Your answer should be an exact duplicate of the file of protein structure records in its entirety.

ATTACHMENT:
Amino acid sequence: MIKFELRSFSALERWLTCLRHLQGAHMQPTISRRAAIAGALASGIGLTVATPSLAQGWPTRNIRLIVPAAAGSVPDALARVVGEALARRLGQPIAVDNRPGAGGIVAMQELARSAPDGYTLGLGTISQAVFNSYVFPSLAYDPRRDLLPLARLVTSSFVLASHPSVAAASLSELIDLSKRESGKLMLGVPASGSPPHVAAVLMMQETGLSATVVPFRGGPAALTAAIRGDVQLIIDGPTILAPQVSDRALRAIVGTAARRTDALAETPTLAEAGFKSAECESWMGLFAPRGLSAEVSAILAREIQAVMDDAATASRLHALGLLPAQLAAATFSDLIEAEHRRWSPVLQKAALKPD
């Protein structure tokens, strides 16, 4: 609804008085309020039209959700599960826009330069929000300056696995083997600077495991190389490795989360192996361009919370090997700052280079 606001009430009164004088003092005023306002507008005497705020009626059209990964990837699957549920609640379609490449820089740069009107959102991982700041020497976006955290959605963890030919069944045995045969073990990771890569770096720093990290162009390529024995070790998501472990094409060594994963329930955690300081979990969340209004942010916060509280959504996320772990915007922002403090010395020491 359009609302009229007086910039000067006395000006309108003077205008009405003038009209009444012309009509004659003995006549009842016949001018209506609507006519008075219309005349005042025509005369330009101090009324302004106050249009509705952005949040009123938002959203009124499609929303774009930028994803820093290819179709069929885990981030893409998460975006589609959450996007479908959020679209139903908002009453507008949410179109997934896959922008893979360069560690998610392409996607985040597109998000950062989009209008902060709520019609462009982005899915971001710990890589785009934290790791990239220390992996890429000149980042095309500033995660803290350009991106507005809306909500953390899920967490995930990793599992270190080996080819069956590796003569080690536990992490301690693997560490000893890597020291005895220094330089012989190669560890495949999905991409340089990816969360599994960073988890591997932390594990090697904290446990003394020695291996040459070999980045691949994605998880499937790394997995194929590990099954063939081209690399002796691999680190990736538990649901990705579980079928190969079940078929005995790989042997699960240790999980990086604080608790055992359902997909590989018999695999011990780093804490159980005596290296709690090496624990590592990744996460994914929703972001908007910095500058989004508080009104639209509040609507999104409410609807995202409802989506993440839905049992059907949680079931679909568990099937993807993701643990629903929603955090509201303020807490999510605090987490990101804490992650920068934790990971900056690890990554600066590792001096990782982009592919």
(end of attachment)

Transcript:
Amino acid sequence: MIKFELRSFSALERWLTCLRHLQGAHMQPTISRRAAIAGALASGIGLTVATPSLAQGWPTRNIRLIVPAAAGSVPDALARVVGEALARRLGQPIAVDNRPGAGGIVAMQELARSAPDGYTLGLGTISQAVFNSYVFPSLAYDPRRDLLPLARLVTSSFVLASHPSVAAASLSELIDLSKRESGKLMLGVPASGSPPHVAAVLMMQETGLSATVVPFRGGPAALTAAIRGDVQLIIDGPTILAPQVSDRALRAIVGTAARRTDALAETPTLAEAGFKSAECESWMGLFAPRGLSAEVSAILAREIQAVMDDAATASRLHALGLLPAQLAAATFSDLIEAEHRRWSPVLQKAALKPD
């Protein structure tokens, strides 16, 4: 609804008085309020039209959700599960826009330069929000300056696995083997600077495991190389490795989360192996361009919370090997700052280079 606001009430009164004088003092005023306002507008005497705020009626059209990964990837699957549920609640379609490449820089740069009107959102991982700041020497976006955290959605963890030919069944045995045969073990990771890569770096720093990290162009390529024995070790998501472990094409060594994963329930955690300081979990969340209004942010916060509280959504996320772990915007922002403090010395020491 359009609302009229007086910039000067006395000006309108003077205008009405003038009209009444012309009509004659003995006549009842016949001018209506609507006519008075219309005349005042025509005369330009101090009324302004106050249009509705952005949040009123938002959203009124499609929303774009930028994803820093290819179709069929885990981030893409998460975006589609959450996007479908959020679209139903908002009453507008949410179109997934896959922008893979360069560690998610392409996607985040597109998000950062989009209008902060709520019609462009982005899915971001710990890589785009934290790791990239220390992996890429000149980042095309500033995660803290350009991106507005809306909500953390899920967490995930990793599992270190080996080819069956590796003569080690536990992490301690693997560490000893890597020291005895220094330089012989190669560890495949999905991409340089990816969360599994960073988890591997932390594990090697904290446990003394020695291996040459070999980045691949994605998880499937790394997995194929590990099954063939081209690399002796691999680190990736538990649901990705579980079928190969079940078929005995790989042997699960240790999980990086604080608790055992359902997909590989018999695999011990780093804490159980005596290296709690090496624990590592990744996460994914929703972001908007910095500058989004508080009104639209509040609507999104409410609807995202409802989506993440839905049992059907949680079931679909568990099937993807993701643990629903929603955090509201303020807490999510605090987490990101804490992650920068934790990971900056690890990554600066590792001096990782982009592919």